walk. New York is a walker's paradise. I used to walk from one end of
    Manhattan to the other end on weekends many times and I never got bored. I
    truly do not think there is another city in the US that is as interesting or
    as exciting to walk about as is New York.

    When I lived in Brooklyn Heights, I use to take the subway for about 10
    cents (this was back in the 1960's) and travel to a jumping off point in the
    City. From my jumping off point I would walk and walk until total exhaustion
    set in. It never even occurred to me at the time to get a bicycle. In fact,
    I don't even remember ever seeing any bikes, but maybe that was because I
    wasn't looking.

    Now that I am coming to the end of my life I am getting back to walking
    again. Unfortunately, I now have to do it in my small town here in the Upper
    Midwest. It is not New York of course, but still, walking is walking and you
    always feel better after having done it.

    We humans are actually designed for walking, not biking. If I still lived in
    New York, I would want to walk and would not even consider a bike.

    Ed Dolan - Minnesota
     
  16. Edward Dolan wrote:
    >
    > We humans are actually designed for walking, not biking.


    :) Oh, I doubt that! If we were designed for walking, we'd have run
    out of ingenuity after we invented shoes!

    In any case, I sure feel like _I_ was designed for biking.

    And as an aside, I've absolutely proven I was _not_ designed for
    running, swimming or (heaven forbid) golf!

    - Frank Krygowski
     
  17. Bill Sornson

    Bill Sornson Guest

    Edward Dolan wrote:

    > We humans are actually designed for walking, not biking.


    You related to [email protected]@n?!?
     
  18. Edward Dolan

    Edward Dolan Guest

    <[email protected]> wrote in message
    news:[email protected]
    >
    >
    > Edward Dolan wrote:
    >>
    >> We humans are actually designed for walking, not biking.

    >
    > :) Oh, I doubt that! If we were designed for walking, we'd have run
    > out of ingenuity after we invented shoes!
    >
    > In any case, I sure feel like _I_ was designed for biking.
    >
    > And as an aside, I've absolutely proven I was _not_ designed for
    > running, swimming or (heaven forbid) golf!
    >
    > - Frank Krygowski


    Sorry Frank, but if you belong to the same species as I do then you were
    designed for walking too. New York is just chock full of institutions of
    higher education. Find one and take a course in anthropology about how we
    humans evolved. Such a course is generally labeled Physical Anthropology
    101.

    Walking is the human means of locomotion par excellence. It is only in the
    past few thousand years that humans have been able to invent other ways of
    getting around. However, our anatomy and physiology is the same as it has
    always been. It was and is designed for walking, not biking.

    Ed Dolan - Minnesota
     
  19. jj

    jj Guest

    On Tue, 19 Jul 2005 19:49:14 -0500, "Edward Dolan" <[email protected]> wrote:

    >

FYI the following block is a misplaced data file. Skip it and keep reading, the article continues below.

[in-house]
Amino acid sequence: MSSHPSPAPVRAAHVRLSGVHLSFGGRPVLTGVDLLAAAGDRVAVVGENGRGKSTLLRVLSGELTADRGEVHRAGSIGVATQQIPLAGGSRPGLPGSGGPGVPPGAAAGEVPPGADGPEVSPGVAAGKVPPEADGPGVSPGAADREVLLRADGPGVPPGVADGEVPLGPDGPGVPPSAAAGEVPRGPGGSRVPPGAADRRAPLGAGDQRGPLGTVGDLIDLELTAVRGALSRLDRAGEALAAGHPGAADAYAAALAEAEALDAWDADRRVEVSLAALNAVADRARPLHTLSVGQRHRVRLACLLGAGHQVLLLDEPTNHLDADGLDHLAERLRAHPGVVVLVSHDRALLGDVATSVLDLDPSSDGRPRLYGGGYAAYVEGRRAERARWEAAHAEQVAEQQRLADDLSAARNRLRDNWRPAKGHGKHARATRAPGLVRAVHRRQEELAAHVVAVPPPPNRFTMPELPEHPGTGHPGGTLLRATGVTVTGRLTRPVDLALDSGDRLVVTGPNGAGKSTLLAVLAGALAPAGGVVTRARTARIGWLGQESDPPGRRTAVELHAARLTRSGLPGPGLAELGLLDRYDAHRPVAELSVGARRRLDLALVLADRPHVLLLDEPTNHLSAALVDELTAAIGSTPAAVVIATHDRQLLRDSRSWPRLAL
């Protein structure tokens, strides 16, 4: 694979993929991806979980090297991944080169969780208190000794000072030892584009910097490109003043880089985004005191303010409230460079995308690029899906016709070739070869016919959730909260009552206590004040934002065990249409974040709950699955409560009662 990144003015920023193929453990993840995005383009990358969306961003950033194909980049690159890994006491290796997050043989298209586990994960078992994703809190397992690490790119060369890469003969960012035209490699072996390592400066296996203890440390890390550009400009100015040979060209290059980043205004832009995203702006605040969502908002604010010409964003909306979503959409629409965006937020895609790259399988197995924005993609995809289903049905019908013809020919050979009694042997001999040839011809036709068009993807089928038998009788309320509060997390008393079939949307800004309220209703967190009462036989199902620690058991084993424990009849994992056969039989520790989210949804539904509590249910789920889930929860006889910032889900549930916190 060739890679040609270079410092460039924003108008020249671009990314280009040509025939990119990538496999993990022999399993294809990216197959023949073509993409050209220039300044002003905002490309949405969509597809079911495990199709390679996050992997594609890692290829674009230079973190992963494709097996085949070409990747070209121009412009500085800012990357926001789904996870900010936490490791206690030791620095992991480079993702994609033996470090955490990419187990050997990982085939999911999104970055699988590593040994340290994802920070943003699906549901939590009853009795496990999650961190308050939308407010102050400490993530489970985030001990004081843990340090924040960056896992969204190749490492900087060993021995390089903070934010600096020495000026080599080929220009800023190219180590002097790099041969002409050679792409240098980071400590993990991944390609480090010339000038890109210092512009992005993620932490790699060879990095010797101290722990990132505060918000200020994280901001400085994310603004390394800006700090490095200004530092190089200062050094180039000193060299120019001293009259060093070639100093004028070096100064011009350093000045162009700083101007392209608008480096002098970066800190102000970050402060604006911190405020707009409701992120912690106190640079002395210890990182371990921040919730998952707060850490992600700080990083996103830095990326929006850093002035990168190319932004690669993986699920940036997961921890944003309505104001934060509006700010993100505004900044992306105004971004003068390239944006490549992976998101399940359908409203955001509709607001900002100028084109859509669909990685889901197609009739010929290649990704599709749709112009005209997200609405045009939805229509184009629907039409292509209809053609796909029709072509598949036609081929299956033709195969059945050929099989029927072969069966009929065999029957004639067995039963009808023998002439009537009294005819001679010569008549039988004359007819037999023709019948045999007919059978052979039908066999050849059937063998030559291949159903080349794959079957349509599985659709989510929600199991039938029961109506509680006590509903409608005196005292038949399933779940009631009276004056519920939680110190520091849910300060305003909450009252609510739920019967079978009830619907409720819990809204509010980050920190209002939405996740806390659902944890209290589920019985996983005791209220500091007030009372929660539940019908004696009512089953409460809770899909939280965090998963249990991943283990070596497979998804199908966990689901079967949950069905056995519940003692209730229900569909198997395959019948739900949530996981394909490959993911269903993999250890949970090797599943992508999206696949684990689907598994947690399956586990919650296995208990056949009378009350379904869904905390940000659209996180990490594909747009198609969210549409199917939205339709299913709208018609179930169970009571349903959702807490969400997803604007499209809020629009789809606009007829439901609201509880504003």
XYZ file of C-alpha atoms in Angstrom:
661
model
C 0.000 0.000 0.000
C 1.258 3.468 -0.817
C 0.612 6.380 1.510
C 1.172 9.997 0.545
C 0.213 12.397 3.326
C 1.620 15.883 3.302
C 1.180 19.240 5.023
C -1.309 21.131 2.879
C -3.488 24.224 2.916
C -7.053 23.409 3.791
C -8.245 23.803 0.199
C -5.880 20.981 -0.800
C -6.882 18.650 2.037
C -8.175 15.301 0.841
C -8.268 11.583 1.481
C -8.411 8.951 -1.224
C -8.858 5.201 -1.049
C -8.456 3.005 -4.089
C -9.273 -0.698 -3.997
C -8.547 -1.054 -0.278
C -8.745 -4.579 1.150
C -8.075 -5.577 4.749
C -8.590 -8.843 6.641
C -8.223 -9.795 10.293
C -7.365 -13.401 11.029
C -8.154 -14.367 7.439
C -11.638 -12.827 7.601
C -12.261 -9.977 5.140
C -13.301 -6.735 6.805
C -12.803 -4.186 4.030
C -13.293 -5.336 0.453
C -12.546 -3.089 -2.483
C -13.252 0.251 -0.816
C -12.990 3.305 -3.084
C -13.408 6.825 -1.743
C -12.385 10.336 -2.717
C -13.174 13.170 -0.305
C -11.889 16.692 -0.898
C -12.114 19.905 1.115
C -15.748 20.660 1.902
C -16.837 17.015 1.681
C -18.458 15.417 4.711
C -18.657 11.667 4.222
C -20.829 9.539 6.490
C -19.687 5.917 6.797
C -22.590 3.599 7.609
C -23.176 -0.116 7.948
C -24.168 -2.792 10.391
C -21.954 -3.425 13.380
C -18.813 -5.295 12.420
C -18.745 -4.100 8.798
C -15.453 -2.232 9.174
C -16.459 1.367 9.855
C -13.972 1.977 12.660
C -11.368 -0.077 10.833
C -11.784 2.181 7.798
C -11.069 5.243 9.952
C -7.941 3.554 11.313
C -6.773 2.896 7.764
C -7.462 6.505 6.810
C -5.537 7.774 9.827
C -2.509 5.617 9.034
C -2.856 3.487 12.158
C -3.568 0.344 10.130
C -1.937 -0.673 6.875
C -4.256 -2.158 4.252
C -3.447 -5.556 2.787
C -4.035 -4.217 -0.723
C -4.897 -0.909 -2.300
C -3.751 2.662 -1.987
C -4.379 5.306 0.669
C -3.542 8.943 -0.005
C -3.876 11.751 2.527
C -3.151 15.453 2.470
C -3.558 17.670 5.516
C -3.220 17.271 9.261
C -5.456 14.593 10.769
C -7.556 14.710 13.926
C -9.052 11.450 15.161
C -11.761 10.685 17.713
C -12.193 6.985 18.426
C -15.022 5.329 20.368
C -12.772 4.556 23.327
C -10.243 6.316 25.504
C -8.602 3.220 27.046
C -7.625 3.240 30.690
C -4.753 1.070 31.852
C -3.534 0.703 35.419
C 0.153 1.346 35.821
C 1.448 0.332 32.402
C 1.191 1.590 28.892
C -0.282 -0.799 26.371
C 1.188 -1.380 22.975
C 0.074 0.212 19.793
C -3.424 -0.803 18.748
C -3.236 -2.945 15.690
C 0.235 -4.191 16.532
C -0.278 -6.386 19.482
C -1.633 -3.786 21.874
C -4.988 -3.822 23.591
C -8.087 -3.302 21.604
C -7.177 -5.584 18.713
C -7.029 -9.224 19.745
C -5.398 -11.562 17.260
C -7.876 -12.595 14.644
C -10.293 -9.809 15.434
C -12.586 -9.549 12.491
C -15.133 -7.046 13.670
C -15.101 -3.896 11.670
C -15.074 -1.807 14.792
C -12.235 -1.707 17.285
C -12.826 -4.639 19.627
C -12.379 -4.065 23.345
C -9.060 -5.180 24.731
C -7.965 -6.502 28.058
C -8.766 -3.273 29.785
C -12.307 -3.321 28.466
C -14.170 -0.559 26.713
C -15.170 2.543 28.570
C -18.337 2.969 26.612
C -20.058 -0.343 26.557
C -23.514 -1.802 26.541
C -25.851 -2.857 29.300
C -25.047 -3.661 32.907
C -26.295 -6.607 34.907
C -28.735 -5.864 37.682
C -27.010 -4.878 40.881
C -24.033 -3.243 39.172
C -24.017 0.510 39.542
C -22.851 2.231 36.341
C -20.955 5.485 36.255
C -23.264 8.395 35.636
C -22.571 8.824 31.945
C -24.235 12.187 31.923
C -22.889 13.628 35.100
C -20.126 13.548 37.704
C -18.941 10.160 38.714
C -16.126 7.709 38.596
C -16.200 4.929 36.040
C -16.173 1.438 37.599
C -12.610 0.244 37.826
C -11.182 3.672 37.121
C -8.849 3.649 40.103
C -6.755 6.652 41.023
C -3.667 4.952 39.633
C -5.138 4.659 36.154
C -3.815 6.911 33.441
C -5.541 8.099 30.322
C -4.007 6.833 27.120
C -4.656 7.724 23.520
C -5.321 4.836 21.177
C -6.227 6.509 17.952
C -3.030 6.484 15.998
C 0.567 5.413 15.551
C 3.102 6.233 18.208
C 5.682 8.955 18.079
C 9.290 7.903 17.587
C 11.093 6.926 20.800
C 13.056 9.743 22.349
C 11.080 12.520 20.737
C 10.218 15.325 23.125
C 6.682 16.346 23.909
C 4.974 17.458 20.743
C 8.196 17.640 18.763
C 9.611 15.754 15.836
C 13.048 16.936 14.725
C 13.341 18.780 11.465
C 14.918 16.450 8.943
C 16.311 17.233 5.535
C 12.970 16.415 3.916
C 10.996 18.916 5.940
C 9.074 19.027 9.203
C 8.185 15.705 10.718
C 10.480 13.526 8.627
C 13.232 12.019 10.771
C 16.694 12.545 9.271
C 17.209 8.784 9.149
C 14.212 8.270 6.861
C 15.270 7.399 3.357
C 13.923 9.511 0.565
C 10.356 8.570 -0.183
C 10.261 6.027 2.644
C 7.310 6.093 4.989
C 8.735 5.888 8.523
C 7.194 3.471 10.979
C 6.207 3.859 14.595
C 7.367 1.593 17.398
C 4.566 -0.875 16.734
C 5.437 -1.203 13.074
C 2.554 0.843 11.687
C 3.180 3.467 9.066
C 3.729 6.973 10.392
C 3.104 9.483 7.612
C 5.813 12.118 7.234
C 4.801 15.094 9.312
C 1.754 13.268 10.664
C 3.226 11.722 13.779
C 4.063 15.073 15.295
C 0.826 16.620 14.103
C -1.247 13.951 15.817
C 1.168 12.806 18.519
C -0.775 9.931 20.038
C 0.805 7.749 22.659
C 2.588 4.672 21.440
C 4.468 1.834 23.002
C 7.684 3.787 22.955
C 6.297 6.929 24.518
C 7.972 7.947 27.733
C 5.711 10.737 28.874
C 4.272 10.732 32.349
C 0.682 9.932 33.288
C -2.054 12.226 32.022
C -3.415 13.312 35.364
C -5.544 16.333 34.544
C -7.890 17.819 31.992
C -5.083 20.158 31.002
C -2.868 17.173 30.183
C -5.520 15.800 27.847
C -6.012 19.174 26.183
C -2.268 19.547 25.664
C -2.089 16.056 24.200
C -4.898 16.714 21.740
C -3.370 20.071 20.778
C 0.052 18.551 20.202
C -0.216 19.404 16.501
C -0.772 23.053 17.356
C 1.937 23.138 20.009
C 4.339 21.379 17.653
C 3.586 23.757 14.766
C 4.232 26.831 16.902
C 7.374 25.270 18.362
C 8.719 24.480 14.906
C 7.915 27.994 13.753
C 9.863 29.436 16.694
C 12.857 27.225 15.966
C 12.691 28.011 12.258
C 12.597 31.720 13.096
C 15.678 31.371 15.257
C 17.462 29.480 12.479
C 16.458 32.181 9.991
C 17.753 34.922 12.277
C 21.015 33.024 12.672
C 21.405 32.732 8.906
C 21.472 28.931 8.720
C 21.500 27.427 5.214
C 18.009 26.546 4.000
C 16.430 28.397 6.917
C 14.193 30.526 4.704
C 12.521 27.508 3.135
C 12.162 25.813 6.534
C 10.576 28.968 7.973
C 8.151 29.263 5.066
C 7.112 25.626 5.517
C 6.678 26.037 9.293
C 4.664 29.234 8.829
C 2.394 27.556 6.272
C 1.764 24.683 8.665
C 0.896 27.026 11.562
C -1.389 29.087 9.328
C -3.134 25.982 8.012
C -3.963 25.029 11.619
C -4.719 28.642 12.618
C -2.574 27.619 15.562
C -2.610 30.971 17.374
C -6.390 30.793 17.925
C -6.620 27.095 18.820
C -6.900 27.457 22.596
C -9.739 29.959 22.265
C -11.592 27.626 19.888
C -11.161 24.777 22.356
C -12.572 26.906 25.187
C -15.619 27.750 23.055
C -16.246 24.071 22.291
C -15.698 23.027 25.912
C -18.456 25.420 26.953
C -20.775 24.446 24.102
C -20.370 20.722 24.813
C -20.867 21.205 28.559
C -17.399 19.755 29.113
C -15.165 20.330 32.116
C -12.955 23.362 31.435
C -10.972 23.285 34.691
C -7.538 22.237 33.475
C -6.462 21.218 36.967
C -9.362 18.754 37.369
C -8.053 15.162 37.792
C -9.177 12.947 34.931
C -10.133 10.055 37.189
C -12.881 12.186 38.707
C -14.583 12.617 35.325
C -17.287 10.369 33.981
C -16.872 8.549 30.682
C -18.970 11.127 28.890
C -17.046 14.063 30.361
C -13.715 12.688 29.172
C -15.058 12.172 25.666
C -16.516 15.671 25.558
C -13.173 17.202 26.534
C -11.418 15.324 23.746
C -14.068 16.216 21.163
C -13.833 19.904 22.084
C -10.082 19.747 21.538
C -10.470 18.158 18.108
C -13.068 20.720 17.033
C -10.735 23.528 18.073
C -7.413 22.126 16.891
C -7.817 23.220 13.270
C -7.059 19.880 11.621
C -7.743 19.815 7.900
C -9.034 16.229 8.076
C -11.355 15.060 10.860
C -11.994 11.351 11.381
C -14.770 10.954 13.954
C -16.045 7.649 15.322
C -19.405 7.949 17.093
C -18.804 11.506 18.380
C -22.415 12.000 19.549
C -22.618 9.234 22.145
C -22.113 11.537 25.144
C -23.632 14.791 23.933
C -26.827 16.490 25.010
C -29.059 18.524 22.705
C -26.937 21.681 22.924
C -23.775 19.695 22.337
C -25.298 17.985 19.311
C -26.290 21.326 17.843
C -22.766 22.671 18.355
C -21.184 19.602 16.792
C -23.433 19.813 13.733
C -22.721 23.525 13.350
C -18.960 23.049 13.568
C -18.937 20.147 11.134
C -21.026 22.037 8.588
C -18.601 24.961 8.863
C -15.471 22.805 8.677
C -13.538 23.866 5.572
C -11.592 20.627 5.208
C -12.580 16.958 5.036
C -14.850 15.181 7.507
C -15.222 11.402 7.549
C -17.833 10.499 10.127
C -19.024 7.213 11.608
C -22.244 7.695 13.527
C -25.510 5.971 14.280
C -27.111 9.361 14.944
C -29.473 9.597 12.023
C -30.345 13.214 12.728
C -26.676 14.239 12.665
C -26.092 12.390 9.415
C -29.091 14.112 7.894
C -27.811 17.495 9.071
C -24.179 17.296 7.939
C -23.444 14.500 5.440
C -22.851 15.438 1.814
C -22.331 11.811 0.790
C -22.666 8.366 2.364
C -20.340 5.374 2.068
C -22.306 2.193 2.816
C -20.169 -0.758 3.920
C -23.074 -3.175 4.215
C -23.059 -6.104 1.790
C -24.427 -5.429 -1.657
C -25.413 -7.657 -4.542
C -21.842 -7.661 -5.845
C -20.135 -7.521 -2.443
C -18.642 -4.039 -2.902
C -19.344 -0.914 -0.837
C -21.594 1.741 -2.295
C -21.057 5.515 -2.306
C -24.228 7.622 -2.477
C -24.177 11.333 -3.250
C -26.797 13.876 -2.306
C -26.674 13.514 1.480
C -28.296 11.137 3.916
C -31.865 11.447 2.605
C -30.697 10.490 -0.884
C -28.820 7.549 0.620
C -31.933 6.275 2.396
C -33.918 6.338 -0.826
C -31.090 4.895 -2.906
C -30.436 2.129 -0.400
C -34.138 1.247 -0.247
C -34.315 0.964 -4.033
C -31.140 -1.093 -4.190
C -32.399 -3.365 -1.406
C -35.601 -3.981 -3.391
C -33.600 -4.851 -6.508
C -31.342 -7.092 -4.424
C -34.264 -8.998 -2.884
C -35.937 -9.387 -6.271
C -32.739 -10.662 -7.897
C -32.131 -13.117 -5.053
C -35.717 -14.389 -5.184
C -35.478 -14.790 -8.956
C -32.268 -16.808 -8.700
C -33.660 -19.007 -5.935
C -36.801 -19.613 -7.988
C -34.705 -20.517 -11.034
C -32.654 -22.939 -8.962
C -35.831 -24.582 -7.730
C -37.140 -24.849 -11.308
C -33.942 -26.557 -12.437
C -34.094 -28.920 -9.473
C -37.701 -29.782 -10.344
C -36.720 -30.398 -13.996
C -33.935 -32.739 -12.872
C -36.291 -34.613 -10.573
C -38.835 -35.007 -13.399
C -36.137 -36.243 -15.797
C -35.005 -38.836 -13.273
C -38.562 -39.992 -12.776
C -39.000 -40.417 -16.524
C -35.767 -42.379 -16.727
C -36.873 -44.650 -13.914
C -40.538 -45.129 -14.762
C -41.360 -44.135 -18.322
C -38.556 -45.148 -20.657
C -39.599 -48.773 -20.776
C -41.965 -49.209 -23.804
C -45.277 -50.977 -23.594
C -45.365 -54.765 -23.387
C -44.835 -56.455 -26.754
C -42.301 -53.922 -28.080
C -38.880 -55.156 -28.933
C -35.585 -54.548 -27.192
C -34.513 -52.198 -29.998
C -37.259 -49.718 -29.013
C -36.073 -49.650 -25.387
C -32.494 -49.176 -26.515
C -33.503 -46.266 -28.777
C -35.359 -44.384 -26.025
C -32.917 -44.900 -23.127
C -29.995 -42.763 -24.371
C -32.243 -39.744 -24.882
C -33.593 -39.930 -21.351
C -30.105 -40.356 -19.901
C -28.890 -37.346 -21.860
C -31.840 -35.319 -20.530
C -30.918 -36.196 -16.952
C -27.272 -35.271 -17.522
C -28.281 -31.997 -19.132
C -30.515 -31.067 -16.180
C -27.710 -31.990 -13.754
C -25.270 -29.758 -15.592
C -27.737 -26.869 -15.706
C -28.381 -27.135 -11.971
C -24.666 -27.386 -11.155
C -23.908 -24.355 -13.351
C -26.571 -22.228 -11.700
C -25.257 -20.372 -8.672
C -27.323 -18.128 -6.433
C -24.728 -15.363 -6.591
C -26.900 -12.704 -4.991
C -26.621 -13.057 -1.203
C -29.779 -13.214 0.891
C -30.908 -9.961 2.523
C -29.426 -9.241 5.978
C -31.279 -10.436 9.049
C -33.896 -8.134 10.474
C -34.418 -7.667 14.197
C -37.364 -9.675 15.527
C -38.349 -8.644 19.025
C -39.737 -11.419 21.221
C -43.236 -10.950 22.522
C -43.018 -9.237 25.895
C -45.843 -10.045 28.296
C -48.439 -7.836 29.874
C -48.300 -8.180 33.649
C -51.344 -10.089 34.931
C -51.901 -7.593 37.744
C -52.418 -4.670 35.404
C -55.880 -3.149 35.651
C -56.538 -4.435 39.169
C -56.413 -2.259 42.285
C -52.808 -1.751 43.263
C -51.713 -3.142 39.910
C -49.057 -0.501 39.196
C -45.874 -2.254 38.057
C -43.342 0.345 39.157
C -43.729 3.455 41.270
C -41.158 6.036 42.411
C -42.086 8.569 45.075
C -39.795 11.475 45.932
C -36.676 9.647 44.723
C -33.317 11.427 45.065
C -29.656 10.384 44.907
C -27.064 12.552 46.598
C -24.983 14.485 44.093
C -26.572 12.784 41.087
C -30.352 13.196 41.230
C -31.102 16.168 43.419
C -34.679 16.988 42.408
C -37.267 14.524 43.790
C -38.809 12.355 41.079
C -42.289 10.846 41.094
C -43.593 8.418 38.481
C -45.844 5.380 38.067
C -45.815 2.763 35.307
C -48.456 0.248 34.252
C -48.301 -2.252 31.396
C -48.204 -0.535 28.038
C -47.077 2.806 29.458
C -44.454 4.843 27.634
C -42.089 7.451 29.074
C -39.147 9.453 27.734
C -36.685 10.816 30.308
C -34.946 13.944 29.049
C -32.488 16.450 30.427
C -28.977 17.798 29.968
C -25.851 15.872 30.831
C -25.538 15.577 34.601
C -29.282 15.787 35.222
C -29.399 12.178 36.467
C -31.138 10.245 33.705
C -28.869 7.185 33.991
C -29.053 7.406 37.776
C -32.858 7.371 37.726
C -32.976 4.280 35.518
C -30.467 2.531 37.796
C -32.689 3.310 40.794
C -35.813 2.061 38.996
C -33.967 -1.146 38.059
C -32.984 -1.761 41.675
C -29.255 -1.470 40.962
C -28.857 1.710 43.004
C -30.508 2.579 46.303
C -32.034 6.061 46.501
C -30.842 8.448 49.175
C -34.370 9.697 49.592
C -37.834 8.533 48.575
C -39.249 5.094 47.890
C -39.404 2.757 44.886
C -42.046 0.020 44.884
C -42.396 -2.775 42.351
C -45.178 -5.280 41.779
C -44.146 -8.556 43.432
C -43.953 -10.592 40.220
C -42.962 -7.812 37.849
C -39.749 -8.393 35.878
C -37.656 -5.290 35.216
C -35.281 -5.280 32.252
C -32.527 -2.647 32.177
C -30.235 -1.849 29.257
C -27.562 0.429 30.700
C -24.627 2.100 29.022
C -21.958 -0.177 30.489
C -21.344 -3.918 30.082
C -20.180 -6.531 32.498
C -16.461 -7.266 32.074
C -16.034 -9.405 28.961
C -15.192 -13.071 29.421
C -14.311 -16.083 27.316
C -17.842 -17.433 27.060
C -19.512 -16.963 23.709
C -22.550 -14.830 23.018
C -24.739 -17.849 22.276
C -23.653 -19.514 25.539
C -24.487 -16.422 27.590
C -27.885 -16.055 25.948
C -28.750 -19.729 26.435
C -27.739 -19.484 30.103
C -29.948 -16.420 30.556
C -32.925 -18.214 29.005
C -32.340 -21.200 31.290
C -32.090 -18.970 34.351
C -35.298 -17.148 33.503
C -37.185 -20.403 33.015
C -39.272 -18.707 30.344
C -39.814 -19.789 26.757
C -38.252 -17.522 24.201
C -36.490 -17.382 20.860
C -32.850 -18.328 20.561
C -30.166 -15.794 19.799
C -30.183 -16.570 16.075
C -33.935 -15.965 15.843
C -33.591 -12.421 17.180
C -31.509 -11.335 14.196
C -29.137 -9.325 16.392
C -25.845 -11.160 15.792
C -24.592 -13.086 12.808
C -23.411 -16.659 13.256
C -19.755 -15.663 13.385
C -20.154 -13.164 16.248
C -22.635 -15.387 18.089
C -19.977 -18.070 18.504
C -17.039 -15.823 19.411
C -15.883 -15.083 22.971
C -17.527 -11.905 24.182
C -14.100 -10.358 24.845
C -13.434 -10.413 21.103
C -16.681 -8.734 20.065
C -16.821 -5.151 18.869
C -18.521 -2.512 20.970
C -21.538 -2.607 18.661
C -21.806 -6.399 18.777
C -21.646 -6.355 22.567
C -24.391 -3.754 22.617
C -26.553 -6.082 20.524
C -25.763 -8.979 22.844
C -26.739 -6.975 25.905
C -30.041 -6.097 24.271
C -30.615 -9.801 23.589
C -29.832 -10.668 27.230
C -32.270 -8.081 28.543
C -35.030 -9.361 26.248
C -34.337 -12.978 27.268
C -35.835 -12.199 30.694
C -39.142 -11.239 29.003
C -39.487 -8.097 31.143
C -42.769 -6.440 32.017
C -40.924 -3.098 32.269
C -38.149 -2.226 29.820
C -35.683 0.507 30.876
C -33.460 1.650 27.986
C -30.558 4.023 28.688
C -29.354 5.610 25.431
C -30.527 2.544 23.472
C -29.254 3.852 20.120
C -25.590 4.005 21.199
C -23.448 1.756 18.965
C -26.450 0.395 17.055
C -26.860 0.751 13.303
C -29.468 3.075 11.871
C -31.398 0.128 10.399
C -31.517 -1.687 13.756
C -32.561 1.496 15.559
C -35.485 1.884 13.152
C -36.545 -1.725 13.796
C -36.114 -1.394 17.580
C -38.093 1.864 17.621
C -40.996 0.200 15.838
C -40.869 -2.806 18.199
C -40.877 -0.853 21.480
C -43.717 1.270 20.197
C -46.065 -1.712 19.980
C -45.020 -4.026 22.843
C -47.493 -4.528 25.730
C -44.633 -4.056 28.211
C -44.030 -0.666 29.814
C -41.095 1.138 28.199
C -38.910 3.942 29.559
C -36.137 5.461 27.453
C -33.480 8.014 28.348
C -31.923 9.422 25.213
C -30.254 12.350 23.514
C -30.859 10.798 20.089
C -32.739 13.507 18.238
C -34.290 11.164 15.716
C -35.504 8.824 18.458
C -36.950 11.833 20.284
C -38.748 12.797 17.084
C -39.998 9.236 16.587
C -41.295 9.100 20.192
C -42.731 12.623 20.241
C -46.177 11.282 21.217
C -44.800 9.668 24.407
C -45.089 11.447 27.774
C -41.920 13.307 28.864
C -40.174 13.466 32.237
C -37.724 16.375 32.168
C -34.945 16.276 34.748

><[email protected]> wrote in message
    >news:[email protected]
    >>
    >>
    >> Edward Dolan wrote:
    >>>
    >>> We humans are actually designed for walking, not biking.

    >>
    >> :) Oh, I doubt that! If we were designed for walking, we'd have run
    >> out of ingenuity after we invented shoes!
    >>
    >> In any case, I sure feel like _I_ was designed for biking.
    >>
    >> And as an aside, I've absolutely proven I was _not_ designed for
    >> running, swimming or (heaven forbid) golf!
    >>
    >> - Frank Krygowski

    >
    >Sorry Frank, but if you belong to the same species as I do then you were
    >designed for walking too. New York is just chock full of institutions of
    >higher education. Find one and take a course in anthropology about how we
    >humans evolved. Such a course is generally labeled Physical Anthropology
    >101.
    >
    >Walking is the human means of locomotion par excellence. It is only in the
    >past few thousand years that humans have been able to invent other ways of
    >getting around. However, our anatomy and physiology is the same as it has
    >always been. It was and is designed for walking, not biking.
    >
    >Ed Dolan - Minnesota


    Gee I wonder why they say the human spine was not designed for upright
    locomotion, thus the prevalence of back strains and injuries? <g>

    jj
     
  20. Edward Dolan wrote:
    > <[email protected]> wrote in message
    > news:[email protected]
    > >
    > >
    > > Edward Dolan wrote:
    > >>
    > >> We humans are actually designed for walking, not biking.

    > >
    > > :) Oh, I doubt that! If we were designed for walking, we'd have run
    > > out of ingenuity after we invented shoes!
    > >
    > > In any case, I sure feel like _I_ was designed for biking.
    > >
    > > And as an aside, I've absolutely proven I was _not_ designed for
    > > running, swimming or (heaven forbid) golf!
    > >
    > > - Frank Krygowski

    >
    > Sorry Frank, but if you belong to the same species as I do then you were
    > designed for walking too. New York is just chock full of institutions of
    > higher education. Find one and take a course in anthropology about how we
    > humans evolved. Such a course is generally labeled Physical Anthropology
    > 101.
    >
    > Walking is the human means of locomotion par excellence. It is only in the
    > past few thousand years that humans have been able to invent other ways of
    > getting around. However, our anatomy and physiology is the same as it has
    > always been. It was and is designed for walking, not biking.
    >
    > Ed Dolan - Minnesota


    Gee, I see _some_ humans were designed without a sense of humor!

    - Frank Krygowski